Iraqi environmental officials said Thursday that part of their country's fabled marshlands have been restored with international help, but further effort is needed to revive the ecosystem.

"Our objectives are to restore ecosystems in the marshlands, and also to control and monitor factors affecting bio-diversity," said Iraqi Deputy Environment Minister Tauma Helou, who was in Japan for a seminar on marshlands.

Believed by some to be the original biblical "Garden of Eden," the marshlands nearly vanished in the 1990s, when former dictator Saddam Hussein drained much of the Mesopotamian waters.

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By 2002, the marshes had shrunk to one-tenth of their 1970 area of 3,600 square miles.

"Despite all the difficulties we face — including the security situation — we have to move forward," Helou said.

Helou said the government also urgently needs to provide clean drinking water, create jobs, education and improve living standards for the residents of the marshlands, which are mostly in southern Iraq.

Iraq has restored its marshlands to about half of their 1970 levels and many former residents have returned to the marshes.

About 22,000 people living in the area have access to safe drinking water, up from 15,000 people two years ago, according to the United Nations Environment Program, which is leading the marshland restoration project.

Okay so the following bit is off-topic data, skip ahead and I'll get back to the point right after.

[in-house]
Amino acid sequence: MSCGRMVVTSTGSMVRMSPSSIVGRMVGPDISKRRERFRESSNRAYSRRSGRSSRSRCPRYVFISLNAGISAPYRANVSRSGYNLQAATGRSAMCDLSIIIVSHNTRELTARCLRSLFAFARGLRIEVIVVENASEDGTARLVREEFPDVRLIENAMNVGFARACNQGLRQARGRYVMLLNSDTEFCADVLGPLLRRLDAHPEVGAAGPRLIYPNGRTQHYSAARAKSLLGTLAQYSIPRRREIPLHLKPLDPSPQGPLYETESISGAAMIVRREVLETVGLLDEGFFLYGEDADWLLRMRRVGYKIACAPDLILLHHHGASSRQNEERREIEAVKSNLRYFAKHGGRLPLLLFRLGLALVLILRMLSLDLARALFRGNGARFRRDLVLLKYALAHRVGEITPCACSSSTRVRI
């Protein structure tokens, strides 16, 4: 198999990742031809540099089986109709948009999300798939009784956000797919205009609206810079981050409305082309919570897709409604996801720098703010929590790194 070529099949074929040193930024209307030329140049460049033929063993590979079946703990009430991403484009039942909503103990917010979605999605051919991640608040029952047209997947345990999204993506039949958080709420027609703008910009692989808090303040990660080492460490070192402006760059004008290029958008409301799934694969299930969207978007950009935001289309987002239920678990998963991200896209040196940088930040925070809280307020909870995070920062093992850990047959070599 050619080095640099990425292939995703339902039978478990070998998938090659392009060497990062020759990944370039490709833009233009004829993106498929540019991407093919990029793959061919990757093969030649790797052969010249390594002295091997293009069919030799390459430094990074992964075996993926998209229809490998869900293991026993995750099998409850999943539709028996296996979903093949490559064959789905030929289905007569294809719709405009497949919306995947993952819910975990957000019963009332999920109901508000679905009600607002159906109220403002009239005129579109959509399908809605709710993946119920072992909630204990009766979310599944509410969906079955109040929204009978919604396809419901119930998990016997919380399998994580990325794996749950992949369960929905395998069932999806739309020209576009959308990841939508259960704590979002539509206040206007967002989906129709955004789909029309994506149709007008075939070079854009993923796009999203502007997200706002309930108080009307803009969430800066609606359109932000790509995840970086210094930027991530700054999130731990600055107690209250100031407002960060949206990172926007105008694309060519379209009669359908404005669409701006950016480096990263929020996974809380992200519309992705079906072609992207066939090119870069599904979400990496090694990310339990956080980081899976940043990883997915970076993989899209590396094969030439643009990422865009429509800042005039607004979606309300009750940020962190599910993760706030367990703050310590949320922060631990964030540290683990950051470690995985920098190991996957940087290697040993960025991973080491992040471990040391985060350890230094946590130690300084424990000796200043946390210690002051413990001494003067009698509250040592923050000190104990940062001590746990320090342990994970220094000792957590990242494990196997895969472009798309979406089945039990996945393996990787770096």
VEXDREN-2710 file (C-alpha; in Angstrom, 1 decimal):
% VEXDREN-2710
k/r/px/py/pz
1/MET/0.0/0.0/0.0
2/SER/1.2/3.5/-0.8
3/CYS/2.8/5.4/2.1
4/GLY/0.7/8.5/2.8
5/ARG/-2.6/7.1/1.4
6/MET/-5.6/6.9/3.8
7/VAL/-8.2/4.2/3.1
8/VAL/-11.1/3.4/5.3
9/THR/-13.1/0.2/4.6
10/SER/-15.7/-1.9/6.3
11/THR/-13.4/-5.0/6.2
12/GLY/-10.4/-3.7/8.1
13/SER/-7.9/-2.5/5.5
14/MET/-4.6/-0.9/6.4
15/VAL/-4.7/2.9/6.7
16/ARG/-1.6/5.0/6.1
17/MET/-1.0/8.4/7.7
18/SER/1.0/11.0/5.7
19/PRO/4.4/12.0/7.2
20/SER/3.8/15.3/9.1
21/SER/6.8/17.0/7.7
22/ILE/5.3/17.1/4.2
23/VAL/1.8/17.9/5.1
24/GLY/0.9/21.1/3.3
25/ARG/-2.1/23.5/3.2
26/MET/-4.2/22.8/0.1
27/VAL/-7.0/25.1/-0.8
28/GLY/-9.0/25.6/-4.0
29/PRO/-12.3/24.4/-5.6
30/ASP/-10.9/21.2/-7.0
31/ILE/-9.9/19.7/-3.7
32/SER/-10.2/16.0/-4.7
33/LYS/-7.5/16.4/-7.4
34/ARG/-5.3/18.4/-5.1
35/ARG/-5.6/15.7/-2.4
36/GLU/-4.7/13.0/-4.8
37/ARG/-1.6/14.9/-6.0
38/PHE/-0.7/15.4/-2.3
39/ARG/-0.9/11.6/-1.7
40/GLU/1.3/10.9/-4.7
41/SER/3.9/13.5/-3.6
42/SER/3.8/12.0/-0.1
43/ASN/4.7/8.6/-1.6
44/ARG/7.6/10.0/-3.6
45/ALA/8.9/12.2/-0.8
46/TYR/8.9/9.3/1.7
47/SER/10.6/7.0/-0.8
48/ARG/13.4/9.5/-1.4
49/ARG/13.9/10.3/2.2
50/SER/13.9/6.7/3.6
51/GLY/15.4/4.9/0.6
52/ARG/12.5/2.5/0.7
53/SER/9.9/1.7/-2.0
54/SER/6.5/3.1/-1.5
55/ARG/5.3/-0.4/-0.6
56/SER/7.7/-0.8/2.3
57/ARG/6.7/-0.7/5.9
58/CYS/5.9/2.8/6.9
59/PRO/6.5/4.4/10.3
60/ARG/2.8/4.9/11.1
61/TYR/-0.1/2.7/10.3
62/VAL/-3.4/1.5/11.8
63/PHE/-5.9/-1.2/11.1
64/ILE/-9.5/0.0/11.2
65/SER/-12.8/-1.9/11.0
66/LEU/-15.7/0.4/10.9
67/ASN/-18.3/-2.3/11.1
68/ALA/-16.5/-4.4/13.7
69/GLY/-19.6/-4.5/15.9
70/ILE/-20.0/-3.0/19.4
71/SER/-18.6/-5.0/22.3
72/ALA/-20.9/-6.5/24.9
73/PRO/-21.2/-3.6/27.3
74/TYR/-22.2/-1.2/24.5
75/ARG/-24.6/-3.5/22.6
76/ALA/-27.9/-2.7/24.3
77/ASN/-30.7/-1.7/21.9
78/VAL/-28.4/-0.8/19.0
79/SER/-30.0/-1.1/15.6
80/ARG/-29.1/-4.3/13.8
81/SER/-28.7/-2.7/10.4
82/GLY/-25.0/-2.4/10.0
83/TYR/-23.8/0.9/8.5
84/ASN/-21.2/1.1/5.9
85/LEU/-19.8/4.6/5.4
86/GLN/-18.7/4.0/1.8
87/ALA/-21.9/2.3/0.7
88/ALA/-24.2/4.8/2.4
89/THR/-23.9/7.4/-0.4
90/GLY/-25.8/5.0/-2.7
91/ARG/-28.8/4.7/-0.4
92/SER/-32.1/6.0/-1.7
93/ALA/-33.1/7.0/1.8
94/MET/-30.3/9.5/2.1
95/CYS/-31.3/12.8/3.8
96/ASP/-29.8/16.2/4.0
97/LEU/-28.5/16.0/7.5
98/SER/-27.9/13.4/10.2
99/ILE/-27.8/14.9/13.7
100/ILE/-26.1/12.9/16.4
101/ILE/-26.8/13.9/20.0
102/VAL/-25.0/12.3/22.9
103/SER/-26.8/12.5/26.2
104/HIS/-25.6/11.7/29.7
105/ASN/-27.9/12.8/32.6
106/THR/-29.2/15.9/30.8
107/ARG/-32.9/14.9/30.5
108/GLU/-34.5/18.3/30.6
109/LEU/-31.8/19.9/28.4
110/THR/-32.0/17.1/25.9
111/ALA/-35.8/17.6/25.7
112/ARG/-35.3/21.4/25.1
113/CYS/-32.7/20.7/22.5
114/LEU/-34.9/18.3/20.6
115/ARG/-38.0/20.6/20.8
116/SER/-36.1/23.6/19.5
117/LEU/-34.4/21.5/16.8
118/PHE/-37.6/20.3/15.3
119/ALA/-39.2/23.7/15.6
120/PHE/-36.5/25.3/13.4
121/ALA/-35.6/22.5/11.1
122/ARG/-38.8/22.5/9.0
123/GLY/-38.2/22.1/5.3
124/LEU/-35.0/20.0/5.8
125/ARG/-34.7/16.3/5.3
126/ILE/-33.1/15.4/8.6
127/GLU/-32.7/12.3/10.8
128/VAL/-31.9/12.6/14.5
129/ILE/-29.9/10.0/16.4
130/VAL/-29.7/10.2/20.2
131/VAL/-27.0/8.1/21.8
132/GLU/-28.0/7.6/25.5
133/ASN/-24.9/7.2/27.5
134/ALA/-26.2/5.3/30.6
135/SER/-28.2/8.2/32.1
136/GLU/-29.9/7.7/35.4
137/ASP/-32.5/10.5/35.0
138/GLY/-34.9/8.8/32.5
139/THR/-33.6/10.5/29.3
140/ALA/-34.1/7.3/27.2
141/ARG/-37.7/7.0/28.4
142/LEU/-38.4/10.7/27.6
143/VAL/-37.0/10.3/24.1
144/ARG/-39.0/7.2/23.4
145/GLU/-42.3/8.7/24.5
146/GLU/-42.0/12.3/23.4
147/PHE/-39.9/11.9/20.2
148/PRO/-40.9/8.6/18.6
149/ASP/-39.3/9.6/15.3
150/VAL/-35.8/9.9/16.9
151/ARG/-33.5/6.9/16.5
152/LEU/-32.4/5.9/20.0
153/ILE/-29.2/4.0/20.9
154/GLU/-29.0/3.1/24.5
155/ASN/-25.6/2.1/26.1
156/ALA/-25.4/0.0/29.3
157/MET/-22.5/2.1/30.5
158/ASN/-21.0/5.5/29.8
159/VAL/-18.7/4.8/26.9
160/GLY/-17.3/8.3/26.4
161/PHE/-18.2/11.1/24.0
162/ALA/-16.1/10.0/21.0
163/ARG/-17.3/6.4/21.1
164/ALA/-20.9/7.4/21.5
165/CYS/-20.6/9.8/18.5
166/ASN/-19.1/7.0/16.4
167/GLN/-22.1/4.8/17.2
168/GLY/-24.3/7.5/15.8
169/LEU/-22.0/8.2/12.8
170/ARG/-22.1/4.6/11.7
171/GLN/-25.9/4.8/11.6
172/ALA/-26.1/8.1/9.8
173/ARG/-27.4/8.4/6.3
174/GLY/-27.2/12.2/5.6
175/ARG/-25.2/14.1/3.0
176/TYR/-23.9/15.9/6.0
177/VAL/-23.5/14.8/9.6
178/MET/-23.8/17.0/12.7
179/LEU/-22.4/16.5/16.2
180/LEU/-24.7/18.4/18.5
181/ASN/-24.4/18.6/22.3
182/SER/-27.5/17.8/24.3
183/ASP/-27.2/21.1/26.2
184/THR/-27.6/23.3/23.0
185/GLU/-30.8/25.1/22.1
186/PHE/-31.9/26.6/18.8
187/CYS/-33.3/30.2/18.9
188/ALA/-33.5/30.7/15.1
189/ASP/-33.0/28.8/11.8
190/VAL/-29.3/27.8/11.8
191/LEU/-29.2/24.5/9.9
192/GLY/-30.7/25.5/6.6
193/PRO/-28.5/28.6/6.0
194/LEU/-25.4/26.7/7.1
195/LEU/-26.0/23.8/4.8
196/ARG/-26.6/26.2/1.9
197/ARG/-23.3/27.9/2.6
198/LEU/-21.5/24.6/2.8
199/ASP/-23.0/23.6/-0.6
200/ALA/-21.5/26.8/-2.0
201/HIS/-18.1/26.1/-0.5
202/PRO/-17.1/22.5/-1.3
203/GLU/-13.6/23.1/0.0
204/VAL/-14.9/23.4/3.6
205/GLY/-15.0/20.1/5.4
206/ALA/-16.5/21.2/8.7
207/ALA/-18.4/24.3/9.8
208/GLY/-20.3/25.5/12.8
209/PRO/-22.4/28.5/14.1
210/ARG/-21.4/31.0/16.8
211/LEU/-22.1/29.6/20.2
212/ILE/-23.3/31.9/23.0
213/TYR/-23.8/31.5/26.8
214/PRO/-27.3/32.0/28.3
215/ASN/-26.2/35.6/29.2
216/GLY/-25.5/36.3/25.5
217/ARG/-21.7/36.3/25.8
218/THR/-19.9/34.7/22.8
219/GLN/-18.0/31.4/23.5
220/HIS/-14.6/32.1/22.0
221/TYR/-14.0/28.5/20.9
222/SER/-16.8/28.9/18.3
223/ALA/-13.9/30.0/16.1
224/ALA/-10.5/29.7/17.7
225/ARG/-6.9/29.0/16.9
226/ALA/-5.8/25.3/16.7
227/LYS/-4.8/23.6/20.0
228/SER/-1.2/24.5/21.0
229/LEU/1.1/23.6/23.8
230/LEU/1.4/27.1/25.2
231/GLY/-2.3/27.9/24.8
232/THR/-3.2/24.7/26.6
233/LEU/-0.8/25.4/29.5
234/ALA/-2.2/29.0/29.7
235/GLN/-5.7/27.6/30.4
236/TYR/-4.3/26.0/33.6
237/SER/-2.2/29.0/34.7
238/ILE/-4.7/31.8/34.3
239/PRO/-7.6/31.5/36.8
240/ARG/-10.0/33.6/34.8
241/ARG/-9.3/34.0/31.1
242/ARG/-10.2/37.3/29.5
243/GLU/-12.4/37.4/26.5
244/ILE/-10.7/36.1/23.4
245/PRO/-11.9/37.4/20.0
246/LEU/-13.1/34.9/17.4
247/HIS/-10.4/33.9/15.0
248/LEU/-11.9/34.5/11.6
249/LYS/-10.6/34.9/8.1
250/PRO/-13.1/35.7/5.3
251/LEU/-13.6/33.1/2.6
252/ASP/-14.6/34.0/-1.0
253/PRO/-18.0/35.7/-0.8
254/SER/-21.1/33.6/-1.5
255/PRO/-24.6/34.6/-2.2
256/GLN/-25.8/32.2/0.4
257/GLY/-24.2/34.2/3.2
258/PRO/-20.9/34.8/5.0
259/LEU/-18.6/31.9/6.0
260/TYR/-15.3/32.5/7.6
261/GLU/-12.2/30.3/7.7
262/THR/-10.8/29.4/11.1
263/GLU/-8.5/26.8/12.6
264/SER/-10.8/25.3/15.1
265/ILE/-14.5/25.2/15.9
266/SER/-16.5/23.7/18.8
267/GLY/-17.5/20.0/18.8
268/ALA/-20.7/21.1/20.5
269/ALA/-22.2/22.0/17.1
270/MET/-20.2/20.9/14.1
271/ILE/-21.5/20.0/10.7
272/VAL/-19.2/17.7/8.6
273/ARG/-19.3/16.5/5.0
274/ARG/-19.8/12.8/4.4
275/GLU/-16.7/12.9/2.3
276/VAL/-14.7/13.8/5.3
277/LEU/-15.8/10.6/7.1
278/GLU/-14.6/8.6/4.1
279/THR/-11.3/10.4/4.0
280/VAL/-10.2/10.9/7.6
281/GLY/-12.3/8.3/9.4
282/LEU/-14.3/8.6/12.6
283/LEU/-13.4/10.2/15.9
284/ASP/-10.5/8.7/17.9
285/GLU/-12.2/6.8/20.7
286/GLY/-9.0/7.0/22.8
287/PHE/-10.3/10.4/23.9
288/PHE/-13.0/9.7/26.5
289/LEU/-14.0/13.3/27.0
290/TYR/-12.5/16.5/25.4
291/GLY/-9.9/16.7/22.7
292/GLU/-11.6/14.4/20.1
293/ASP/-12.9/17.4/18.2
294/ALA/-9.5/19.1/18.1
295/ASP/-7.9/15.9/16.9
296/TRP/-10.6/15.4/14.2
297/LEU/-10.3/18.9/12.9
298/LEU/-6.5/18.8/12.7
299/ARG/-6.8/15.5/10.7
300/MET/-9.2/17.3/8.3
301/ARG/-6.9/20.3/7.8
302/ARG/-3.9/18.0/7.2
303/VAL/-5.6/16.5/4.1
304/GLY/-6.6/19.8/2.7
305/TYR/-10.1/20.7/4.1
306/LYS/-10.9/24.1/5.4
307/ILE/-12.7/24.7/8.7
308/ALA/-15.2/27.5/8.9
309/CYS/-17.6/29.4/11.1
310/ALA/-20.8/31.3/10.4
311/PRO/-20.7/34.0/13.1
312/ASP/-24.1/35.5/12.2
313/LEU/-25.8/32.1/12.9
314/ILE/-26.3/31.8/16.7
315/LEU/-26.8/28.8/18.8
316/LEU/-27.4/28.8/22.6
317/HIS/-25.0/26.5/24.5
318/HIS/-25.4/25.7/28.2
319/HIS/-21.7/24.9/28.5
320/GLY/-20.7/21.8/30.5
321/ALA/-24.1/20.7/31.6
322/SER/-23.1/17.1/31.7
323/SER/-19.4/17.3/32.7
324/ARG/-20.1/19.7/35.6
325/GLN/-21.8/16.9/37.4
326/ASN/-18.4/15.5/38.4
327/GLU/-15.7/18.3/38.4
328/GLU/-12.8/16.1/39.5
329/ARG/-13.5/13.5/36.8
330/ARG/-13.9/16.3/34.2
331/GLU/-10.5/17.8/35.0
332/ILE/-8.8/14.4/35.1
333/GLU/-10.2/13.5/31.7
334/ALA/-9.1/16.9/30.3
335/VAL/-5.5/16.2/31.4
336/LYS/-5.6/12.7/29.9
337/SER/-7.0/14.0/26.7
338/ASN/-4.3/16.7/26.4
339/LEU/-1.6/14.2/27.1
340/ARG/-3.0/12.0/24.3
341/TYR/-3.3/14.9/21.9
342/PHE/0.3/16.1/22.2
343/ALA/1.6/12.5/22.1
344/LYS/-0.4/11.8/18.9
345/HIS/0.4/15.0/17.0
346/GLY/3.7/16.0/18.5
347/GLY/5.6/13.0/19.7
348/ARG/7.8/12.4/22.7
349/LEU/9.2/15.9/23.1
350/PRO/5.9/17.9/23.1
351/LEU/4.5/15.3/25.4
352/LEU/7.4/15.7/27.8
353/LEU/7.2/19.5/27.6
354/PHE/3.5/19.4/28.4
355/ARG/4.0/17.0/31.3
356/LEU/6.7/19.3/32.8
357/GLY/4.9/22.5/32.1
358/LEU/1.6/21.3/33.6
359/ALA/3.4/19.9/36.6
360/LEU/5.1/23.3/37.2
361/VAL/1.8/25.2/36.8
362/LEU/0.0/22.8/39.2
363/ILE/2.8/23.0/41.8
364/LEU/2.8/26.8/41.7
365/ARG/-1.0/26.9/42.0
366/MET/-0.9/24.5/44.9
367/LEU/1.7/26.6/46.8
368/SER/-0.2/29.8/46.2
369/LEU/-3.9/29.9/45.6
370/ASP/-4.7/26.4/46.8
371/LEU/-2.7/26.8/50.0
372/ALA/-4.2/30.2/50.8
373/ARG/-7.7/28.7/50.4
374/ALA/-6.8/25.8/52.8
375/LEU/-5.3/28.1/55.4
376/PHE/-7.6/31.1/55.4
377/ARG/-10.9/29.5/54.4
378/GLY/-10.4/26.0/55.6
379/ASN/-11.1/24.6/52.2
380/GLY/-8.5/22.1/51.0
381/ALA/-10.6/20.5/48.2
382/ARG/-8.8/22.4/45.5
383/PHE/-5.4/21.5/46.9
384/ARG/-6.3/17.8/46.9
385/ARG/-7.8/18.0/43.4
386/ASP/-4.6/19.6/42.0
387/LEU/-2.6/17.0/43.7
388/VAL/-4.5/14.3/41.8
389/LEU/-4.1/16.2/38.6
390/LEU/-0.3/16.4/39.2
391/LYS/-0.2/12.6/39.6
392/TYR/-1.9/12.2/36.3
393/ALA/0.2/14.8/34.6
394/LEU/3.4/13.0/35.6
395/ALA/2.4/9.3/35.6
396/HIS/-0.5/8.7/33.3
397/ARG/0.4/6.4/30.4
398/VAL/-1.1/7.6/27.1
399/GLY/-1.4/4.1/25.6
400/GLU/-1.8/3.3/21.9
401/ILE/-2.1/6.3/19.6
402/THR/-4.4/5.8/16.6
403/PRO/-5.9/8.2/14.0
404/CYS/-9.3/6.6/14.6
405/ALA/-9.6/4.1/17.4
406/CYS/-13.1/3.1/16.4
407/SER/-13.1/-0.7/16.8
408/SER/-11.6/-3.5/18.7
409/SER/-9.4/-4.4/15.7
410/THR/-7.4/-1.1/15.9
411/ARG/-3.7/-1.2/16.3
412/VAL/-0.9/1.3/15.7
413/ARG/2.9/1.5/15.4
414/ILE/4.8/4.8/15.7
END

UNEP has set up six facilities to purify water in the marshes for residents.

"Our monitoring studies have found very positive signs," said Ali Al Lami, the UNEP project's national coordinator, who was also in Japan for a marshland conference that begins Friday in Kyoto. "But we need to rehabilitate and reconstruct other areas of marshlands."

He also urged international support to help Iraq to establish an agreement to set both quality and quantity standards for river water flowing into Iraq from neighboring Turkey and Syria.

In November 2005, the Iraqi government reached an agreement with several donor countries, including the U.S., Italy and Japan, to coordinate marshland preservation activities.

Hideo Fukushima, director of the global environment division of Japan's Foreign Ministry, said Japan hopes its technological know-how in water environment can contribute to the marshlands restoration.

Japan backed the U.S. invasion of Iraq and sent ground troops for a non-combat, humanitarian mission in the southern Iraqi city of Samawah in 2004.

The troops purified water and rebuilt schools and hospitals before they were withdrawn in July. Japan has since expanded its Kuwait-based air operations.